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The Real Interest Rate: The Fisher Equation nominal interest rate expected inflation rate ex ante (i.e. expected) real interest rate Assumption: The real interest rate is the inflation-adjusted interest rate. To adjust the nominal interest rate for inflation, one must simply subtract the expected inflation rate during the duration of the loan.

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The Real Interest Rate: The Fisher Equation nominal interest rate expected inflation rate ex ante (i.e. expected) real interest rate increase in price level from period t to t +1, not known in period t expectation, formed in period t, of inflation from t to t +1 We saw this before in Ch. 4

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Inflation: The Phillips Curve previously expected inflation current inflation supply shock, random and zero on average indicates how much inflation responds when output fluctuates around its natural level

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Expected Inflation: Adaptive Expectations Assumption: people expect prices to continue rising at the current inflation rate. Examples: E 2000 π 2001 = π 2000 ; E 2010 π 2011 = π 2010 ; etc.

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Monetary Policy Rule Nominal interest rate, set each period by the central bank Current inflation rate Natural real interest rate Parameter that measures how strongly the central bank responds to the inflation gap Parameter that measures how strongly the central bank responds to the GDP gap Inflation Gap: The excess of current inflation over the central bank’s inflation target GDP Gap: The excess of current GDP over natural GDP

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CASE STUDY The Taylor Rule Taylor’s rule actual Federal Funds rate

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YtYt Short-run equilibrium in the DAD-DAS model In each period, the intersection of DAD and DAS determines the short- run equilibrium values of inflation and output. πtπt YtYt Y π DAD t DAS t A In the equilibrium shown here at A, output is below its natural level.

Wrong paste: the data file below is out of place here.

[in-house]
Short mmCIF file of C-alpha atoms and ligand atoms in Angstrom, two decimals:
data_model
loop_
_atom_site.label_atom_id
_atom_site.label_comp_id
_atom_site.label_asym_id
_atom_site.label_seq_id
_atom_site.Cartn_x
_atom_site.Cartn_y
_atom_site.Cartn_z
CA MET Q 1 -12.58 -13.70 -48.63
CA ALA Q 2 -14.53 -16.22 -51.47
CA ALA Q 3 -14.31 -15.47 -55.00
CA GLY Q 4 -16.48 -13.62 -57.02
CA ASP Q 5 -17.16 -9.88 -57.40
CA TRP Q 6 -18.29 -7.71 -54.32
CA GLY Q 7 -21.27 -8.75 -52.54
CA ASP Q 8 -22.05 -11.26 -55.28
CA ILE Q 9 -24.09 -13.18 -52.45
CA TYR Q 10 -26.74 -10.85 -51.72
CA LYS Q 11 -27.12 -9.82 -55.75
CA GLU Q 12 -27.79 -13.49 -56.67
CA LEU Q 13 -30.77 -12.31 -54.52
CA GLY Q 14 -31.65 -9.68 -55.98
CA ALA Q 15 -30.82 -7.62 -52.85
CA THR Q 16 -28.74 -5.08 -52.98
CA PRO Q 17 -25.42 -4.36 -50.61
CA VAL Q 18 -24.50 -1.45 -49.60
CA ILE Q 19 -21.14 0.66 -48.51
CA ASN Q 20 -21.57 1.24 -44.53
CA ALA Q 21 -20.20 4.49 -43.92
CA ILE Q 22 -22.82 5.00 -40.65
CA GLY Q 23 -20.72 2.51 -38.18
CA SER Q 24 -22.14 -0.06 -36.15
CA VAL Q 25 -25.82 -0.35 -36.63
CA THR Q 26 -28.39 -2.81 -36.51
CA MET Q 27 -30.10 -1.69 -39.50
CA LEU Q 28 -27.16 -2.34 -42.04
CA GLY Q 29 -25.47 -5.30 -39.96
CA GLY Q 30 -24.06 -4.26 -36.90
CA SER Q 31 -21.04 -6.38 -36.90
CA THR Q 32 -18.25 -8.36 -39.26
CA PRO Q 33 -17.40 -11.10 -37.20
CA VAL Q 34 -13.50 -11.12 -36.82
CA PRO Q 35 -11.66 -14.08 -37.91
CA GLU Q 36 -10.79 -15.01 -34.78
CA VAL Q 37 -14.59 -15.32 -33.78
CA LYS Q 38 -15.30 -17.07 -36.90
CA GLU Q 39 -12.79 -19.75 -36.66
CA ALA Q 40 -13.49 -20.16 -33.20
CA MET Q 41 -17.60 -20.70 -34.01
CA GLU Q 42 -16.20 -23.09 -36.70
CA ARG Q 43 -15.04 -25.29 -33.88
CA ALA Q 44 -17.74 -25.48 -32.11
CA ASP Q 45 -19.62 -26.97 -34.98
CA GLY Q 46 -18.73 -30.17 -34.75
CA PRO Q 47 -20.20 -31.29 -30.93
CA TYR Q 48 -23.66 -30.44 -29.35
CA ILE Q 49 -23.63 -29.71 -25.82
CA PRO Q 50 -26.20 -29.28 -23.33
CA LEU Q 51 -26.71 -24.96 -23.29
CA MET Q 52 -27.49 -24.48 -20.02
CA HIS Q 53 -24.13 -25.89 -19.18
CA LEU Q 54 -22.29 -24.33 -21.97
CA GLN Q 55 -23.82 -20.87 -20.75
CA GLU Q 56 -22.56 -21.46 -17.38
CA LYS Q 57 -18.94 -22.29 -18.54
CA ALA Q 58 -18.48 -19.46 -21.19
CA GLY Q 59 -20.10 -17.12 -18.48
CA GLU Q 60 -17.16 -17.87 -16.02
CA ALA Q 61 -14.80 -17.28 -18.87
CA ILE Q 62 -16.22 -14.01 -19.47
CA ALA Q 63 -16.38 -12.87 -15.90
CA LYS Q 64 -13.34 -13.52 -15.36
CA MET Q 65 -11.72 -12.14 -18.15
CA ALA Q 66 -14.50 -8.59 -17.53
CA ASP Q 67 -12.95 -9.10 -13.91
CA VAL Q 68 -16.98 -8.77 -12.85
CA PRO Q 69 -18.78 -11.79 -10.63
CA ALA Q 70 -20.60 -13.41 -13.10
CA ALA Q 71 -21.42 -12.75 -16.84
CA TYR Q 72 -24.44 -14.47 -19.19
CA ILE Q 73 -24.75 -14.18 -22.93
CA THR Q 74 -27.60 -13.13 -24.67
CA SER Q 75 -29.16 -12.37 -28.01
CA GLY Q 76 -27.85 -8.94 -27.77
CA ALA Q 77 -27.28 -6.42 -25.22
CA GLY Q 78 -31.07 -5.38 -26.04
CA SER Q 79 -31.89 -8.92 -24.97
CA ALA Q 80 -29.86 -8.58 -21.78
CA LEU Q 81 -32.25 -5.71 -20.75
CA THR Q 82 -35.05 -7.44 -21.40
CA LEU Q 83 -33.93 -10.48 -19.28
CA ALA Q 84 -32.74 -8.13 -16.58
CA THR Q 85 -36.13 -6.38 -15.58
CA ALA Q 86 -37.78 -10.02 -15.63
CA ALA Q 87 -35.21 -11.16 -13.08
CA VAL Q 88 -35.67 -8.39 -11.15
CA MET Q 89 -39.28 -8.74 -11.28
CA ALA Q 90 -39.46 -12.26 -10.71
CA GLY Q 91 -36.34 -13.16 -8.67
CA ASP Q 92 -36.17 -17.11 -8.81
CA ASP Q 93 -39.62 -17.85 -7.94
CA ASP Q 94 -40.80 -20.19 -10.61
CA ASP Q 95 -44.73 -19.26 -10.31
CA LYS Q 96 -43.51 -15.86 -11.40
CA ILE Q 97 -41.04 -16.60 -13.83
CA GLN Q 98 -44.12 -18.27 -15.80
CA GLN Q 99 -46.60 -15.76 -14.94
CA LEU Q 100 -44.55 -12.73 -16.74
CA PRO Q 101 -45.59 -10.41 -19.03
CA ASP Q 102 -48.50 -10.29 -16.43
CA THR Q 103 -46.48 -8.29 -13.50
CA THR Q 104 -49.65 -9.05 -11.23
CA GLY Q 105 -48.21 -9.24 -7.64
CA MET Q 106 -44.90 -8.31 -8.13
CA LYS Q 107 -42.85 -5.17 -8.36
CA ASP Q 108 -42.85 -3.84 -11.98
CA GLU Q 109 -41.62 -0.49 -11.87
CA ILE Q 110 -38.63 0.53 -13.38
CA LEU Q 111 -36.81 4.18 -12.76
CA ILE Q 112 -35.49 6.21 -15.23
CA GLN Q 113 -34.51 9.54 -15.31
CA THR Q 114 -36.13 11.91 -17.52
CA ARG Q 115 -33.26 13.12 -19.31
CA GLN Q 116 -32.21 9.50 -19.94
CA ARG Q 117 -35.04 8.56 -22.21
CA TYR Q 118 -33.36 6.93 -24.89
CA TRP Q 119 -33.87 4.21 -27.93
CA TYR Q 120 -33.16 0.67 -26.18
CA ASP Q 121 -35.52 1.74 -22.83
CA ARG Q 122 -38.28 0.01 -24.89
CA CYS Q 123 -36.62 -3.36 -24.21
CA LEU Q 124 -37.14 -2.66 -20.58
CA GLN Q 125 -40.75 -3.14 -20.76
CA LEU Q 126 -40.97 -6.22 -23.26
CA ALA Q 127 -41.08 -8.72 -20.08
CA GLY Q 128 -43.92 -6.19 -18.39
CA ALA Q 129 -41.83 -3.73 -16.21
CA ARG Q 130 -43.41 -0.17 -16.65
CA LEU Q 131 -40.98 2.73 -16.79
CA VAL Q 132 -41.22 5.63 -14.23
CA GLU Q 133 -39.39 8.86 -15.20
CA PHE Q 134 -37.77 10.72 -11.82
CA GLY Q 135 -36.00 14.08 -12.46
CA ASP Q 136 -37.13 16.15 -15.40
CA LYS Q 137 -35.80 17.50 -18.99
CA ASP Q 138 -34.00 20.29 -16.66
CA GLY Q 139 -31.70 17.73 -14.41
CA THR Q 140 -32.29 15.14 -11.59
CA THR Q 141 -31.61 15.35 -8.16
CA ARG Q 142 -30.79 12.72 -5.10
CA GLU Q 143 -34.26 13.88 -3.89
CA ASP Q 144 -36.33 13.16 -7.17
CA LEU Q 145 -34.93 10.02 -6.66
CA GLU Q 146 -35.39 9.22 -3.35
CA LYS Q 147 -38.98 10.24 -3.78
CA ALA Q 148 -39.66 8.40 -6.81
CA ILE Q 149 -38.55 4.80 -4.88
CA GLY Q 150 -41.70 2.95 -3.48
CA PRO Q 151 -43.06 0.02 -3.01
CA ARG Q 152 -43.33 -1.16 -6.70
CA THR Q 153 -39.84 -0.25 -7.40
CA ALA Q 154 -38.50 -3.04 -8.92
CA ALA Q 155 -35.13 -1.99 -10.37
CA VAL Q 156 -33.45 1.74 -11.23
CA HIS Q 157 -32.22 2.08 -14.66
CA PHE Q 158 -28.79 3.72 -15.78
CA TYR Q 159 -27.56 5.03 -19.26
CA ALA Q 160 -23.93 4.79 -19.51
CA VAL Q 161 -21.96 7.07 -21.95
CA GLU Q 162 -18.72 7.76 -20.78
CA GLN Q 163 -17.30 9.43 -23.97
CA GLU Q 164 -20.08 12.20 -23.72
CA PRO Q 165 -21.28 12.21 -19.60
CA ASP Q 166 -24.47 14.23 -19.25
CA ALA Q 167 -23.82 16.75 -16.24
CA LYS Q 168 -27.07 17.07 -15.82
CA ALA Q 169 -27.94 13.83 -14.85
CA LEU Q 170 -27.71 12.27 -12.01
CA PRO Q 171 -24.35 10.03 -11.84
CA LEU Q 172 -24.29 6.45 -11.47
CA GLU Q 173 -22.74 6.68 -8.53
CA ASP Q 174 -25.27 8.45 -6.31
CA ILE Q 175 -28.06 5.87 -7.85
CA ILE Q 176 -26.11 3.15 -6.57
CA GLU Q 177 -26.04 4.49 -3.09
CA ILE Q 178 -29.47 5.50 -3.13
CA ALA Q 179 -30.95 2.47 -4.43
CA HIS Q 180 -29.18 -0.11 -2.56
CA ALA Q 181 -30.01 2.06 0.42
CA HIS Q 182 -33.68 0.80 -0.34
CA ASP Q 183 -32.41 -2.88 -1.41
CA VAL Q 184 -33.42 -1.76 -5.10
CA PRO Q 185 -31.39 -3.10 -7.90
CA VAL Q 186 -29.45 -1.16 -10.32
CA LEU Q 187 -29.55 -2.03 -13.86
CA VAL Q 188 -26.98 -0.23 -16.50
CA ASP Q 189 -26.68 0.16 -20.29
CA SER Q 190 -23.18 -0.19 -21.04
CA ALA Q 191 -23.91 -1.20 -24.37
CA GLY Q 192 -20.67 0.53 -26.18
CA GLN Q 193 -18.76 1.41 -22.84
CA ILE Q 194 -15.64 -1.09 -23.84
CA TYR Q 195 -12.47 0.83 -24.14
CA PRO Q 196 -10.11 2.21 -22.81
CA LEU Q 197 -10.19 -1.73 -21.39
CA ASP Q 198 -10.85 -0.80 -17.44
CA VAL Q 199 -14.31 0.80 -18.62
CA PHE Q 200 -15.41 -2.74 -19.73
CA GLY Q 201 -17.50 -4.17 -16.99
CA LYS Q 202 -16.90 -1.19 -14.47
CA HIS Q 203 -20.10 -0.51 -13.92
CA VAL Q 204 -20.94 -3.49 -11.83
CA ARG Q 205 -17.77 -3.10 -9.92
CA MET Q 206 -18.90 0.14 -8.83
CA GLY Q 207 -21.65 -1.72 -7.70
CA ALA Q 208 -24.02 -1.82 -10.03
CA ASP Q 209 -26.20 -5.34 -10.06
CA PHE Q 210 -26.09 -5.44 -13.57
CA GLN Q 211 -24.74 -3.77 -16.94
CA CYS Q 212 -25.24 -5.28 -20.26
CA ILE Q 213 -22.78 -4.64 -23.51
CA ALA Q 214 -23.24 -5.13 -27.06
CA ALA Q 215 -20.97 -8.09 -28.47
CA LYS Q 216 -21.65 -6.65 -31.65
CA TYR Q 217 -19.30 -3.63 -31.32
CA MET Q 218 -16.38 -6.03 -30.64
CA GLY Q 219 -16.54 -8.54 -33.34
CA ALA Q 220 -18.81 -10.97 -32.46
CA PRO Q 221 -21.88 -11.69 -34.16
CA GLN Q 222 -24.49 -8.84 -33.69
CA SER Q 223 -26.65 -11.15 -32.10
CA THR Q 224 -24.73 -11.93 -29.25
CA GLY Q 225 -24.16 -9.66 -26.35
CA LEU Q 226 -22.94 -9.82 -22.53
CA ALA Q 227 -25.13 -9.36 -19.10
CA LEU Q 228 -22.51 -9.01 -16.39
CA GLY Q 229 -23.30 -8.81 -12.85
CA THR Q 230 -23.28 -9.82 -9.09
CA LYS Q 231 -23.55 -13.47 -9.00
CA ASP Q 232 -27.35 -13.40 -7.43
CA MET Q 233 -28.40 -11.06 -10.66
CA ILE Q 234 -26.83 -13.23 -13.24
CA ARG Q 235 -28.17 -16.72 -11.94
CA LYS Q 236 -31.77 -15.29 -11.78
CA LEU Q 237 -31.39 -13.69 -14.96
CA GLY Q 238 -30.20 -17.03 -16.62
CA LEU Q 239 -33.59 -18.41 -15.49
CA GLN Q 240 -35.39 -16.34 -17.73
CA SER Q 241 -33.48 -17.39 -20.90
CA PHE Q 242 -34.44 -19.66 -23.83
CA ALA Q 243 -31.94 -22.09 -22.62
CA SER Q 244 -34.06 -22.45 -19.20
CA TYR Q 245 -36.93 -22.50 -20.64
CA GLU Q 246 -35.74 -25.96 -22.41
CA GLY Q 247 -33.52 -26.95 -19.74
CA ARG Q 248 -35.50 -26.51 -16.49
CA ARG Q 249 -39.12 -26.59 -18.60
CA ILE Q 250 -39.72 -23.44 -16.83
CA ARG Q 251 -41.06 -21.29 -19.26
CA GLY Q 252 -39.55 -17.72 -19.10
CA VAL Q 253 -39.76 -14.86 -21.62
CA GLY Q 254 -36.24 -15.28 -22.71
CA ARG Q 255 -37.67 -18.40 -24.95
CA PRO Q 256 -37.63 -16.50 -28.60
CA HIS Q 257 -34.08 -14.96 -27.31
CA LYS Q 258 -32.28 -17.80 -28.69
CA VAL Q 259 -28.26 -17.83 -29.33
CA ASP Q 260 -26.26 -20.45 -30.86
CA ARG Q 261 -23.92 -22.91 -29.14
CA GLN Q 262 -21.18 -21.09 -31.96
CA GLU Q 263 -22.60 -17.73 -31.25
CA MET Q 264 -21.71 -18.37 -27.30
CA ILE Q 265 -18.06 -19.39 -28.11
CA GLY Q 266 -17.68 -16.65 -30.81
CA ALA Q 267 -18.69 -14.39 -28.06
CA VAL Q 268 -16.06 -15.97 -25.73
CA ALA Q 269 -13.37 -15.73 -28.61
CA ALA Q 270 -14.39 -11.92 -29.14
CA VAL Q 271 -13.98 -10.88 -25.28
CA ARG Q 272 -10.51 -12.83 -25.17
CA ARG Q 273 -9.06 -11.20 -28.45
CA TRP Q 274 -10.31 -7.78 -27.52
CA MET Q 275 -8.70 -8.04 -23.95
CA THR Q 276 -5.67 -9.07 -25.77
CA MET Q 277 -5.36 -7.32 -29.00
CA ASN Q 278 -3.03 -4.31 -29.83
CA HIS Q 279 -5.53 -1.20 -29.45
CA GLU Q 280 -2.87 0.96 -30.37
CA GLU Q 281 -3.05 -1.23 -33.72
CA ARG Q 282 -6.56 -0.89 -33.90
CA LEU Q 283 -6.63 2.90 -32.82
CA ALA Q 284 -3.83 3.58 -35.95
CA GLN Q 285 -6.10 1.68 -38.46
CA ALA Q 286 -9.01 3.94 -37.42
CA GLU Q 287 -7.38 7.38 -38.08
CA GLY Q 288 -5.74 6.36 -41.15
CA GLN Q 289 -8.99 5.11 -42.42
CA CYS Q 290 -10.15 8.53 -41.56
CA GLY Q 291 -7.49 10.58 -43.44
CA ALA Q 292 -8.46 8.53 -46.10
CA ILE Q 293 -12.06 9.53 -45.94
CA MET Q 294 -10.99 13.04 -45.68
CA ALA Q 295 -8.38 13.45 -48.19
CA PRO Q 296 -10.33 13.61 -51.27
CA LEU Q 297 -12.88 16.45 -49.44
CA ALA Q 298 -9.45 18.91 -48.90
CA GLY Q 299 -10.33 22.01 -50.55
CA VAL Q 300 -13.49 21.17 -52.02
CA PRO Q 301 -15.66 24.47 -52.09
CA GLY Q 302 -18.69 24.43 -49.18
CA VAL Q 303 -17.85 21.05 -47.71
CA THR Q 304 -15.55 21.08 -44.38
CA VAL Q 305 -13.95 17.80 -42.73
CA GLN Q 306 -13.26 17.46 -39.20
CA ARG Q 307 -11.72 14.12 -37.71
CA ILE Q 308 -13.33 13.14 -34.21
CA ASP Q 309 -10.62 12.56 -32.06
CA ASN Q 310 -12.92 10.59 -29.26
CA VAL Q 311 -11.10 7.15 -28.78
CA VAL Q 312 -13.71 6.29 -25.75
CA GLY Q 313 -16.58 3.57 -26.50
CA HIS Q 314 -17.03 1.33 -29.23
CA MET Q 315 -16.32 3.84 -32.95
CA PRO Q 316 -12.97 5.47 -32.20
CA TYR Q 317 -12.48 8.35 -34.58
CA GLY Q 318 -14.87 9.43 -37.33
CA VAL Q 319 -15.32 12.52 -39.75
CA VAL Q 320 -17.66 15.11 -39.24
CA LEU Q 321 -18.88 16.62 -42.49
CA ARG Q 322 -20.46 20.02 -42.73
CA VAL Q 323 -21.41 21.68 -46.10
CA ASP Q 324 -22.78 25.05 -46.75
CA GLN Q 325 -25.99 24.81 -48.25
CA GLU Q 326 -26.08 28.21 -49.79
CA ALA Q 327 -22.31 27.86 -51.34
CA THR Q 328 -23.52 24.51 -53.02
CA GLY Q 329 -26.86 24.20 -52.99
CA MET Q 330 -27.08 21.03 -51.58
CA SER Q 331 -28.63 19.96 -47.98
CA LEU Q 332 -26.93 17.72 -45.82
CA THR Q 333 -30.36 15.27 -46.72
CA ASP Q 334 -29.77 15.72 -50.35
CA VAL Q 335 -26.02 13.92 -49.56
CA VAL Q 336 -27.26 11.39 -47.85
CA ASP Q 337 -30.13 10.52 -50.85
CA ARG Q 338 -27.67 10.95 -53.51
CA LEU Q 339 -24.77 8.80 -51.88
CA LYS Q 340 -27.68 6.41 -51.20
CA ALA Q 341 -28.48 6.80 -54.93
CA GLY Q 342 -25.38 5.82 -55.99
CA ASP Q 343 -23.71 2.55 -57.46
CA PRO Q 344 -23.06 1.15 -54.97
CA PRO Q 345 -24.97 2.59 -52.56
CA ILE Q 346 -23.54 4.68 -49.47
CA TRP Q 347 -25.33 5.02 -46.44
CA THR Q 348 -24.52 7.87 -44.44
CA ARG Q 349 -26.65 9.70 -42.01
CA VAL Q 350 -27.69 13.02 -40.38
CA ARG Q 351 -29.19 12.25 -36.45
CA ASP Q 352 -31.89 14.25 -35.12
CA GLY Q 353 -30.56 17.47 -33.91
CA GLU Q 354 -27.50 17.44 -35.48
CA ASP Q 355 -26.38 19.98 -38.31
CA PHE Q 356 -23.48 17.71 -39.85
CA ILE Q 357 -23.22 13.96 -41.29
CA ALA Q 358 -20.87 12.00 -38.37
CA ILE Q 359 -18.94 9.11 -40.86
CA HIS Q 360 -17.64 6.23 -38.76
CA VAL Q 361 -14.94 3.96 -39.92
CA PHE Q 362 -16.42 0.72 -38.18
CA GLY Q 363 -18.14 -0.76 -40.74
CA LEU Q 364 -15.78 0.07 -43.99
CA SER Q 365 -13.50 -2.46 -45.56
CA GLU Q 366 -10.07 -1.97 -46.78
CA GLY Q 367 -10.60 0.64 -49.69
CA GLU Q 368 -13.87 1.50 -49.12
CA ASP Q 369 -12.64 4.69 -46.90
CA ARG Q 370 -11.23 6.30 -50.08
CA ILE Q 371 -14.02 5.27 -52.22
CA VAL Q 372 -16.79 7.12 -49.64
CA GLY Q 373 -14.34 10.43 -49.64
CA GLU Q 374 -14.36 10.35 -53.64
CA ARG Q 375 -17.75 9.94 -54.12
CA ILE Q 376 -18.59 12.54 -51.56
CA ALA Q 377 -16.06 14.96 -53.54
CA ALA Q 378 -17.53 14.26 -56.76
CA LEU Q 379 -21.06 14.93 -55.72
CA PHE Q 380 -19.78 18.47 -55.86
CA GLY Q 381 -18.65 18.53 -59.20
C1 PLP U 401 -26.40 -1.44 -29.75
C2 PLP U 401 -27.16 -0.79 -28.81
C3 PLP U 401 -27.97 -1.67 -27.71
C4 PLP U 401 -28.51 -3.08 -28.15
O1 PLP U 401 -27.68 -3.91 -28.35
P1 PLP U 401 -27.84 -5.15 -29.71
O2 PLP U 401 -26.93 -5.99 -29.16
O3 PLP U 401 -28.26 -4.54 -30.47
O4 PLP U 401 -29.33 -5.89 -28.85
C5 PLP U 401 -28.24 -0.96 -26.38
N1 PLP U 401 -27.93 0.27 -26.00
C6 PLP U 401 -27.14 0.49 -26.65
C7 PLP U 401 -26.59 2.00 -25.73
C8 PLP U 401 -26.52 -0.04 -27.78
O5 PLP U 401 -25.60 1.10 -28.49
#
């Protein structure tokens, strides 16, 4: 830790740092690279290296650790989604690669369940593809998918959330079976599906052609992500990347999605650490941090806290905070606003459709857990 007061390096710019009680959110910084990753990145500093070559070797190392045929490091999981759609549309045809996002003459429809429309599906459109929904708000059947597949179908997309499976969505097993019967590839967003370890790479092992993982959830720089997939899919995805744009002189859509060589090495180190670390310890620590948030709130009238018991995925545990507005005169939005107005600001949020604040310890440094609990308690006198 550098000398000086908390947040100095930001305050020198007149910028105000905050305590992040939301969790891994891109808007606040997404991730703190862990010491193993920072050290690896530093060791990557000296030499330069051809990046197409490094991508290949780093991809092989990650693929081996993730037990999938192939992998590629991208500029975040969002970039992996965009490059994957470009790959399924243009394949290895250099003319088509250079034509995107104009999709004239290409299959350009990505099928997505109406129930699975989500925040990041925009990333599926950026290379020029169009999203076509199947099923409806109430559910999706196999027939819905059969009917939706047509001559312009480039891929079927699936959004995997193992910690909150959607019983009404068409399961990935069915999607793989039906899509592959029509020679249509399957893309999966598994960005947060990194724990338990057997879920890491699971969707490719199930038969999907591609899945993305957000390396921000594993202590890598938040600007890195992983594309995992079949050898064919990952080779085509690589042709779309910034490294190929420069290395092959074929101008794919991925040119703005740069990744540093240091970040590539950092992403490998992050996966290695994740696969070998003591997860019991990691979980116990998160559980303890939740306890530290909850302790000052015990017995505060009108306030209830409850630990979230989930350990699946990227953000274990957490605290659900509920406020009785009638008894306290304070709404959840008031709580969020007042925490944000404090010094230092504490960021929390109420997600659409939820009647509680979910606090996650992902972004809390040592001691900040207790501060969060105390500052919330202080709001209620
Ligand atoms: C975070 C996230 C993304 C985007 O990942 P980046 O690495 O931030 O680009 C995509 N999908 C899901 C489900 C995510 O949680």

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A Series of Aggregate Demand Shocks Suppose the economy is at the long-run equilibrium Then a positive aggregate demand shock (ε>0) hits the economy for five successive periods, and then stops (ε = 0) How will the economy be affected in the short run? How will the economy adjust over time?

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A shock to aggregate demand Period t – 1: initial equilibrium at A π t – 1 Y π DAS t -1,t Y DAD t,t+1,…,t+4 DAD t -1, t+5 DAS t +5 Y t –1 A DAS t + 1 C DAS t +2 D DAS t +3 E DAS t +4 F YtYt B πtπt Y t + 5 G π t + 5 Period t: Positive demand shock (ε > 0) shifts AD to the right; output and inflation rise. Period t + 1: Higher inflation in t raised inflation expectations for t + 1, shifting DAS up. Inflation rises more, output falls. Periods t + 2 to t + 4: Higher inflation in previous period raises inflation expectations, shifts DAS up. Inflation rises, output falls. Period t + 5: DAS is higher due to higher inflation in preceding period, but demand shock ends and DAD returns to its initial position. Equilibrium at G. Periods t + 6 and higher: DAS gradually shifts down as inflation and inflation expectations fall. The economy gradually recovers and returns to long run equilibrium at A.